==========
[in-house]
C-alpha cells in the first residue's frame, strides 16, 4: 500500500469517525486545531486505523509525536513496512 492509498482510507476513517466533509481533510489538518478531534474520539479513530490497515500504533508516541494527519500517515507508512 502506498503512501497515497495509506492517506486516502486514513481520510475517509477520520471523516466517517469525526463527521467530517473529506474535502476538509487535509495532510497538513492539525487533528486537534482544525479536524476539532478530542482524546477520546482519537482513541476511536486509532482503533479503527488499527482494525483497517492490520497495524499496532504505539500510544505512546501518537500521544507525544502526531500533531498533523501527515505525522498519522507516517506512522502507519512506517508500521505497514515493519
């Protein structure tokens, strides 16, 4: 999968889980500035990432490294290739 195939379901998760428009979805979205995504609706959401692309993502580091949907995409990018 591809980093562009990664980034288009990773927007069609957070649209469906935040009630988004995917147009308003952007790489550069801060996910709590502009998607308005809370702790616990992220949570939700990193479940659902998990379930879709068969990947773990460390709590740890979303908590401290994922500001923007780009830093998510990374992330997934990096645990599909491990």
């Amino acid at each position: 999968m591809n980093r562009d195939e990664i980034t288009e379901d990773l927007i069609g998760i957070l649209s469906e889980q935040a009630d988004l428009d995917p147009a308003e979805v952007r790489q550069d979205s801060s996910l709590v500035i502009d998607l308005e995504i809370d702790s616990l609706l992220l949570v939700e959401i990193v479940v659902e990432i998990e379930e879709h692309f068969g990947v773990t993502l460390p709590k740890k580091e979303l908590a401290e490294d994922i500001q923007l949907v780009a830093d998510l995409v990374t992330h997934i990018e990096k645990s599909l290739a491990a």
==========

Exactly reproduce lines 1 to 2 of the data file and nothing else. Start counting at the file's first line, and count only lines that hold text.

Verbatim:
[in-house]
C-alpha cells in the first residue's frame, strides 16, 4: 500500500469517525486545531486505523509525536513496512 492509498482510507476513517466533509481533510489538518478531534474520539479513530490497515500504533508516541494527519500517515507508512 502506498503512501497515497495509506492517506486516502486514513481520510475517509477520520471523516466517517469525526463527521467530517473529506474535502476538509487535509495532510497538513492539525487533528486537534482544525479536524476539532478530542482524546477520546482519537482513541476511536486509532482503533479503527488499527482494525483497517492490520497495524499496532504505539500510544505512546501518537500521544507525544502526531500533531498533523501527515505525522498519522507516517506512522502507519512506517508500521505497514515493519